A Warrensville Heights contractor admitted he bribed a city of Cleveland official
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CLEVELAND, Ohio — A Warrensville Heights contractor admitted in court Monday that he bribed a city of Cleveland official to get favorable treatment for a demolition job.
Eric Witherspoon pleaded guilty to bribery concerning a federally funded program. He acknowledged that he gave a $3,000 bribe to the city’s former demolition bureau chief Rufus Taylor.
Witherspoon sobbed and gave quiet remarks Monday as U.S. Magistrate Judge Thomas Parker asked him a series of questions. His loved ones looked on from the viewing gallery.
The 55-year-old also appeared to hesitate more than once about admitting to the crime in court, and at one point stepped out of the courtroom with his attorney Andrea Whitaker. Before that, Whitaker whispered to Witherspoon that he didn’t have to go through with the plea.
Ultimately, Witherspoon said “guilty” when Parker asked him how he pleaded.
The charge carries a maximum penalty of 10 years in prison but Witherspoon is likely to face less time when U.S. District Judge Christopher Boyko sentences him on Dec. 30. Both sides are free to recommend any sentence they feel is warranted.
Assistant U.S. Attorney Chelsea Rice said prosecutors agreed to drop eight other charges brought against Witherspoon in a November indictment that included references to other bribes authorities claimed Witherspoon to Taylor.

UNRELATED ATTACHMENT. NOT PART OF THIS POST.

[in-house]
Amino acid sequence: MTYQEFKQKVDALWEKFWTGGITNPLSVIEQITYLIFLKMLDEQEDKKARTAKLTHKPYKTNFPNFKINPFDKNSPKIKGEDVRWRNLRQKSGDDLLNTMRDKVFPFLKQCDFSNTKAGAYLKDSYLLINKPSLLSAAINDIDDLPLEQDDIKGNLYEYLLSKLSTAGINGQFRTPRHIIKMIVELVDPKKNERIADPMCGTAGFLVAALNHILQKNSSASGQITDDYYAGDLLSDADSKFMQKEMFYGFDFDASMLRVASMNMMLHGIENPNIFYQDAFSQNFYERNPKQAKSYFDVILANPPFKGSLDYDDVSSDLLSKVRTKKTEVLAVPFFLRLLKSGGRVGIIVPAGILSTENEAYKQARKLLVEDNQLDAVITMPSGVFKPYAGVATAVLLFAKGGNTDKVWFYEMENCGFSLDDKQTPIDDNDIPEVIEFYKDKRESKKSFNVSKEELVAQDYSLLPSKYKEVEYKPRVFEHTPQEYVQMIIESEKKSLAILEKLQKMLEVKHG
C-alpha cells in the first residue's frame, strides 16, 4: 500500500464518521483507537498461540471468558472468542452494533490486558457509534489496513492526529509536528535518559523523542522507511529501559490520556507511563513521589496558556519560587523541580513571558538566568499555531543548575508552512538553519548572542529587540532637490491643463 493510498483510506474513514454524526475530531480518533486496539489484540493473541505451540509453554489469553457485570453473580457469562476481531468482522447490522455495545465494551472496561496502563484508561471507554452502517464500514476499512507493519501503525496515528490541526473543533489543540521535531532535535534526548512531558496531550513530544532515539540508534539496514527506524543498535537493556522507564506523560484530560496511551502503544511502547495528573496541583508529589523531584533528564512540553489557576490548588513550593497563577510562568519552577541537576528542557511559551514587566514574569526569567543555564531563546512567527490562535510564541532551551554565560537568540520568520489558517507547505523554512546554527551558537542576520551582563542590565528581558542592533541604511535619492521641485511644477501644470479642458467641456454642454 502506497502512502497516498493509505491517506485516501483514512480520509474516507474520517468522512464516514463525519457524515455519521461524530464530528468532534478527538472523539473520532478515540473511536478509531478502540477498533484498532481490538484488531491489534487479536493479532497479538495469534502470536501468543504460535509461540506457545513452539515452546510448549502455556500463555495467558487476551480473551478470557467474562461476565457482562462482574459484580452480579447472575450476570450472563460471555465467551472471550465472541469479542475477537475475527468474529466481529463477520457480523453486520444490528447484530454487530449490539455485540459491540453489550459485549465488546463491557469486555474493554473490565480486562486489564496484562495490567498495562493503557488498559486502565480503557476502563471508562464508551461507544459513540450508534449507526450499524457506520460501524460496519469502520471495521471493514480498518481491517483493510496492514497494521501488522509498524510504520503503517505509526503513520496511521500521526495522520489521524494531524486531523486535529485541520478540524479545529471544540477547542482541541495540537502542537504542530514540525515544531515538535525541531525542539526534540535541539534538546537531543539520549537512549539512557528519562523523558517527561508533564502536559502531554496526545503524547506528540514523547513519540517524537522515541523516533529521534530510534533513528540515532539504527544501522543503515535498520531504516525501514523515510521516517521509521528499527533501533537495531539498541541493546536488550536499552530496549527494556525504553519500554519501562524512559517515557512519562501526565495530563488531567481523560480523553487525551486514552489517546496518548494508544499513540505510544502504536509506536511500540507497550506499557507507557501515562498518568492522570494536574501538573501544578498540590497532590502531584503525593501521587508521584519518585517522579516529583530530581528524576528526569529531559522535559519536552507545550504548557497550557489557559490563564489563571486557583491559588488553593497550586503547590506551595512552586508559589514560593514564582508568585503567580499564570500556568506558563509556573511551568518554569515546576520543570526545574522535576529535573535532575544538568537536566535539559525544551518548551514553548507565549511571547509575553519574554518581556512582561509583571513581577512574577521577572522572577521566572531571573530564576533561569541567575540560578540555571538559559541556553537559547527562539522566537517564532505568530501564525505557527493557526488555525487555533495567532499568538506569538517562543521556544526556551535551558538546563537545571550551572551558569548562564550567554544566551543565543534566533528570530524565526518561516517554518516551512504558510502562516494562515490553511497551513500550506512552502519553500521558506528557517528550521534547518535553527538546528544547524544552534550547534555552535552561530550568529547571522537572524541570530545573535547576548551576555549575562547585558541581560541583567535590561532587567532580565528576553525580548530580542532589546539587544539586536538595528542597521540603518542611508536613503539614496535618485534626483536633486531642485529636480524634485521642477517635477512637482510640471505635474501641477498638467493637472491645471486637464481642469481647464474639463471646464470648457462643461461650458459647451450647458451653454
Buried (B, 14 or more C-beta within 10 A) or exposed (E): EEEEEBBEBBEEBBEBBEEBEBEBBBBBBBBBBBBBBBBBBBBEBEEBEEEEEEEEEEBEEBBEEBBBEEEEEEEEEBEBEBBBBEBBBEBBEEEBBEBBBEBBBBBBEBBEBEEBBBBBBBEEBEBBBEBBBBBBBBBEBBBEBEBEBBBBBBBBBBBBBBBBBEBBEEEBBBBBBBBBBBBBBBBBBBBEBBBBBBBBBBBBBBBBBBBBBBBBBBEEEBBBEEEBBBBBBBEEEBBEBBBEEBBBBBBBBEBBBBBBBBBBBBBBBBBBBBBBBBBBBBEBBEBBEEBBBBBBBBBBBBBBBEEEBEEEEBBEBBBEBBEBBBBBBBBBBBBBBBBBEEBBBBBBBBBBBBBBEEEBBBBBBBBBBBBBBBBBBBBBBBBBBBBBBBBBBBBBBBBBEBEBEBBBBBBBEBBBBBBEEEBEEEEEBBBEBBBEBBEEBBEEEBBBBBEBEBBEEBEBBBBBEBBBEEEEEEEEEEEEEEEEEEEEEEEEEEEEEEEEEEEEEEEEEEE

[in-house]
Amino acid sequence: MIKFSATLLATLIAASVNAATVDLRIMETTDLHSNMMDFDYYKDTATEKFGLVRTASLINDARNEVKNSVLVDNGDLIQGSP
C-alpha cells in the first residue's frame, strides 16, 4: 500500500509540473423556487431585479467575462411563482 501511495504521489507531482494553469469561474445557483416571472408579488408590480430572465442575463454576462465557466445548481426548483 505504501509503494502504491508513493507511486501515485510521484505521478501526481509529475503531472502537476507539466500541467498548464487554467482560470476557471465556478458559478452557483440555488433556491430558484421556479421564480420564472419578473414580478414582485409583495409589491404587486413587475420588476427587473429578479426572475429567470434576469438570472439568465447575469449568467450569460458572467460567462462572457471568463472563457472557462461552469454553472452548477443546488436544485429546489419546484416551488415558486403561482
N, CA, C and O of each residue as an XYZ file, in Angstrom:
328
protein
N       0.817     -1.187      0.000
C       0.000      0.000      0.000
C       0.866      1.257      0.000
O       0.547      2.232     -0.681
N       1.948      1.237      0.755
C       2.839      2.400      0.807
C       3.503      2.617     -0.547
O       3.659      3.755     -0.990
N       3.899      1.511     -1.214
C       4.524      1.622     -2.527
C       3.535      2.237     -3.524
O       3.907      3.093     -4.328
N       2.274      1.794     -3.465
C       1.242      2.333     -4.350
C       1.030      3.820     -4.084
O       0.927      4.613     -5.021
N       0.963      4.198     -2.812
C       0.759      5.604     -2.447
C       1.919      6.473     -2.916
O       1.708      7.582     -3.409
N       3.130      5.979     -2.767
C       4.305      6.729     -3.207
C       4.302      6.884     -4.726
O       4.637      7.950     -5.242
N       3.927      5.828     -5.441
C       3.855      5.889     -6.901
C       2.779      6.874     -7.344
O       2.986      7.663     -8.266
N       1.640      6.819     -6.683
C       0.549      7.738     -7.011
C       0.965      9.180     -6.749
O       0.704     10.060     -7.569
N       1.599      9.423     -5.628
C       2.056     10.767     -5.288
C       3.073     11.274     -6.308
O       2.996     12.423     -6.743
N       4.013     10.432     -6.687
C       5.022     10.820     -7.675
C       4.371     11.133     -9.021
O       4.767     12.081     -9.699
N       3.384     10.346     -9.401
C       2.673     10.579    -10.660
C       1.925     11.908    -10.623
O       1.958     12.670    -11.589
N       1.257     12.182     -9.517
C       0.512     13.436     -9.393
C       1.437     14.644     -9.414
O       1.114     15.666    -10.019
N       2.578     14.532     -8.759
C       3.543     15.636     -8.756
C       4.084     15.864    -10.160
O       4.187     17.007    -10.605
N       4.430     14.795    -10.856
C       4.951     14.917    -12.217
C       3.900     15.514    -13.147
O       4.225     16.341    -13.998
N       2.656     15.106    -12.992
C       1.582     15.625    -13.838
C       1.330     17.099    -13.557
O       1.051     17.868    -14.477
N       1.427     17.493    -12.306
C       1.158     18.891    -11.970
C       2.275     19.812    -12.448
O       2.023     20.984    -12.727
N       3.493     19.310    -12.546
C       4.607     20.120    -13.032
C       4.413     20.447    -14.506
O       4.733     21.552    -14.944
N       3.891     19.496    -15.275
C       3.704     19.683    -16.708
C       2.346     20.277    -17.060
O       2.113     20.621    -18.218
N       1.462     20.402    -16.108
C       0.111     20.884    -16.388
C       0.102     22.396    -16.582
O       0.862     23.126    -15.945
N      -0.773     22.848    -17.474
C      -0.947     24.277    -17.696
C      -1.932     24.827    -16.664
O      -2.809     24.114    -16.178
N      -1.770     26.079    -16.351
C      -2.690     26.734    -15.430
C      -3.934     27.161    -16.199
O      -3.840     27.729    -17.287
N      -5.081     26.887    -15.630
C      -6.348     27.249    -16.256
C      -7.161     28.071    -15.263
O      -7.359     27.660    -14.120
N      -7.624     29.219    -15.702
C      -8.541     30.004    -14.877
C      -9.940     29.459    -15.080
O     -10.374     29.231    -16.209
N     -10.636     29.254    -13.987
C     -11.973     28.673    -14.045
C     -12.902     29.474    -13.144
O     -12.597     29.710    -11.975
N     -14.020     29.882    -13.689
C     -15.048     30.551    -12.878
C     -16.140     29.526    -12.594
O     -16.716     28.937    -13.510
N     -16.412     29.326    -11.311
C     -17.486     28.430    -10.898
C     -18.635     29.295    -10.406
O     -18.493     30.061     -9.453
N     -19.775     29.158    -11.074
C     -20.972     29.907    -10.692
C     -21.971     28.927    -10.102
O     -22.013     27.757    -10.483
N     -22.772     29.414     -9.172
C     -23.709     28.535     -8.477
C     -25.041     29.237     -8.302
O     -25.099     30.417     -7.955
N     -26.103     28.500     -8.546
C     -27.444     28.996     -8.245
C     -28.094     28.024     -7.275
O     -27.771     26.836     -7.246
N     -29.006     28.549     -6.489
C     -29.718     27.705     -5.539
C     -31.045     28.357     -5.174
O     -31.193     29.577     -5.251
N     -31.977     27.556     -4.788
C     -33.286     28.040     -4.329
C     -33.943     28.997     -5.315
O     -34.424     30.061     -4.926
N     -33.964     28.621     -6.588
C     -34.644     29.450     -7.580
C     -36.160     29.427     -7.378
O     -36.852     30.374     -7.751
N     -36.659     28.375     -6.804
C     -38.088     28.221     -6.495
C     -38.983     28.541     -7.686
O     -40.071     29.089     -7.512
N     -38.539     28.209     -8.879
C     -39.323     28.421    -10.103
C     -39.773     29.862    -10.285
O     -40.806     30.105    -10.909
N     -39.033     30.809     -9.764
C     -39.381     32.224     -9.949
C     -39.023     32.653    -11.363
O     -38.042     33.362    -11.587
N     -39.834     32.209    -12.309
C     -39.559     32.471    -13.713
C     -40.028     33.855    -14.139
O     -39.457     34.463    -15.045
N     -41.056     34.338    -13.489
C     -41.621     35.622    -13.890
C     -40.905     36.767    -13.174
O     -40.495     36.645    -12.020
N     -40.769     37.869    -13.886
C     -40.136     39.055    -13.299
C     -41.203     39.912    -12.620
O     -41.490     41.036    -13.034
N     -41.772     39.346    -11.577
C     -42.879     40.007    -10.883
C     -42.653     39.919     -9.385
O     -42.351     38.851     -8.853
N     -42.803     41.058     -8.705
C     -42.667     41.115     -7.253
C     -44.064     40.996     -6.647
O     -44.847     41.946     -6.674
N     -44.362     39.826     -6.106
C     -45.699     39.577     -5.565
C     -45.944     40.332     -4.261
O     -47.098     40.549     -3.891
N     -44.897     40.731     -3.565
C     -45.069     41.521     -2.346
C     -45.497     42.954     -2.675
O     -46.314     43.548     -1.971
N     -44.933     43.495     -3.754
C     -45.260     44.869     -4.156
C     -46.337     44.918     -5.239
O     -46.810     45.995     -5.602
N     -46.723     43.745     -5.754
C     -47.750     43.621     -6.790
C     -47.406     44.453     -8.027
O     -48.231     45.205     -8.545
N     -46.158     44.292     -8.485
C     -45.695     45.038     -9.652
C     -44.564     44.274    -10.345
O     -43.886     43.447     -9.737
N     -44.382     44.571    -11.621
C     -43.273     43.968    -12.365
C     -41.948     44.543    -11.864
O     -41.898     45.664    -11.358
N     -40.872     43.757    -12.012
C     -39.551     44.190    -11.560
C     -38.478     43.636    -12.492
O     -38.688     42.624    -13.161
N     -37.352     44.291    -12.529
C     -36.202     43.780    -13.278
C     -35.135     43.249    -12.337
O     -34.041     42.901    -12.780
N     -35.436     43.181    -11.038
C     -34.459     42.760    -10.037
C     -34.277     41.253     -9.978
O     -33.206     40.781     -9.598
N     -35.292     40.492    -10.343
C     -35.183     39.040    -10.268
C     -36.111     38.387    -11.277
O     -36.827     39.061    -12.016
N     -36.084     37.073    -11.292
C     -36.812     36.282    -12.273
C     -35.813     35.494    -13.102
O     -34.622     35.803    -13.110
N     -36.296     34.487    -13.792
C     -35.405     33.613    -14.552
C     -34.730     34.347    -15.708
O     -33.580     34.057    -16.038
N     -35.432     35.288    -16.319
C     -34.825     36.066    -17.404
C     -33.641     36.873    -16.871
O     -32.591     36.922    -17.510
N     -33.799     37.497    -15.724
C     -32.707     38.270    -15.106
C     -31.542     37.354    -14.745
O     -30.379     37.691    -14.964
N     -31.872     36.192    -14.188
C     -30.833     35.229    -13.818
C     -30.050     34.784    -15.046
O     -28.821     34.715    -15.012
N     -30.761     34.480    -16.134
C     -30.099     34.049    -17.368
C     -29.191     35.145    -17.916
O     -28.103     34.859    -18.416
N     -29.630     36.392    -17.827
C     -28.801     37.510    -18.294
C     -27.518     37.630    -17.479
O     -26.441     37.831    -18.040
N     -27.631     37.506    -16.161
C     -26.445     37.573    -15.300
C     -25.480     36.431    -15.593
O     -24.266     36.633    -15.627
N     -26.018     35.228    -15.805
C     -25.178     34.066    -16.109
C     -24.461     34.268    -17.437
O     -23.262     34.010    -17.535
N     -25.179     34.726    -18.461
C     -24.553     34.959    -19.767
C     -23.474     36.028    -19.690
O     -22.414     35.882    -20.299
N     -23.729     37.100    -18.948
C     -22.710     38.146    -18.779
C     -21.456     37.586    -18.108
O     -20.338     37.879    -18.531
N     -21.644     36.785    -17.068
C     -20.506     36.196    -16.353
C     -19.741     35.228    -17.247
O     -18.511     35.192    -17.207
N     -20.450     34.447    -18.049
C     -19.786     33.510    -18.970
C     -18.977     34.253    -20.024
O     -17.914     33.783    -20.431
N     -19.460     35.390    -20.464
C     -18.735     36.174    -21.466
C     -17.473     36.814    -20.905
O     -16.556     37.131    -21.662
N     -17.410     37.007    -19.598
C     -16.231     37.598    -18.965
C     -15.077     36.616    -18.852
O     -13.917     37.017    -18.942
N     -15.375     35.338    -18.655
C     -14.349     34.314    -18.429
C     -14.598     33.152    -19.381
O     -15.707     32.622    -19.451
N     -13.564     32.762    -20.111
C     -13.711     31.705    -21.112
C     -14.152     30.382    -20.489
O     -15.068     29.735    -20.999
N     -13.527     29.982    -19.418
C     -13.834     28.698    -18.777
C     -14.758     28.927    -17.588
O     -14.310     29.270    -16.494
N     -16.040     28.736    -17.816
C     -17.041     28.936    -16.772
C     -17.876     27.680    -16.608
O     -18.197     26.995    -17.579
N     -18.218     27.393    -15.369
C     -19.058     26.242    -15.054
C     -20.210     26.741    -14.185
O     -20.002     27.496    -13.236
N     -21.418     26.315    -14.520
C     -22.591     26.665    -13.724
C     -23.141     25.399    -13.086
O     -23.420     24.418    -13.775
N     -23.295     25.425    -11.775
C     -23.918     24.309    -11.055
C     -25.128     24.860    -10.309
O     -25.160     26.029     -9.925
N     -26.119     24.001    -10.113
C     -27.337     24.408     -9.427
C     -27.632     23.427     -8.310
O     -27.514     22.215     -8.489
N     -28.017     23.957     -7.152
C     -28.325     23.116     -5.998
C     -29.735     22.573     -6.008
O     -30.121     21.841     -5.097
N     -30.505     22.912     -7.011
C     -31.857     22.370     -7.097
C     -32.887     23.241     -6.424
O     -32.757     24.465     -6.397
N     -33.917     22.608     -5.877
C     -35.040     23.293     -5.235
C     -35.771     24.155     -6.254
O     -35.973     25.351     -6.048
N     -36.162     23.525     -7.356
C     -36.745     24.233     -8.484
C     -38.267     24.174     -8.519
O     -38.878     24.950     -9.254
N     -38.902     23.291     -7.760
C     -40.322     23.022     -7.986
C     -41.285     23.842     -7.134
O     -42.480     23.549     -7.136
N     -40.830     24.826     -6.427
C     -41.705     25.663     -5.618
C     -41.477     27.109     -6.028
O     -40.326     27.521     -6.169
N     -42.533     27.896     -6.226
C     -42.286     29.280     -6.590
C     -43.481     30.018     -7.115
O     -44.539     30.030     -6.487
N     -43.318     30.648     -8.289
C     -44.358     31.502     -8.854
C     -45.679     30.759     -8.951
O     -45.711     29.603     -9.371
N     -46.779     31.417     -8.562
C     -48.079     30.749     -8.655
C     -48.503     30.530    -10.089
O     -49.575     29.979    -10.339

Witherspoon’s plea is another step in a probe undertook into the actions of Taylor and the contractors he dealt with during his time at the city. He worked for the city for 30 years and retired in January 2018.
Taylor pleaded guilty in September 2018 to extortion and bribery in a federally funded program, admitting to taking thousands of dollars in bribes from two contractors and gave them preferential treatment for government-funded demolition and abatement projects.
Witherspoon, who ran Arick’s Environmental Services and Arick’s Services, met Taylor at restaurants, job sites and parked cars to talk about Witherspoon’s requests for access to information about city jobs and favorable treatment, according to the plea agreement. Taylor also gave Witherspoon help to ensure the jobs Witherspoon worked on would be inspected quickly, prosecutors said.
Witherspoon paid Taylor $3,000 in December 2013 in exchange for help getting on the bid list for a demolition job on Parkwood Drive, as well as a quick inspection. The city awarded Witherspoon the contract, worth $147,000.
Witherspoon is one of two contractors who have been charged in connection to the probe. Martin Fano of North Royalton pleaded guilty in June to seven counts of honest services mail and wire fraud. Fano, who owns ABC Construction, gave Taylor $460 in bribes between June 2016 and January 2017, and also gave Taylor free meals, according to court records.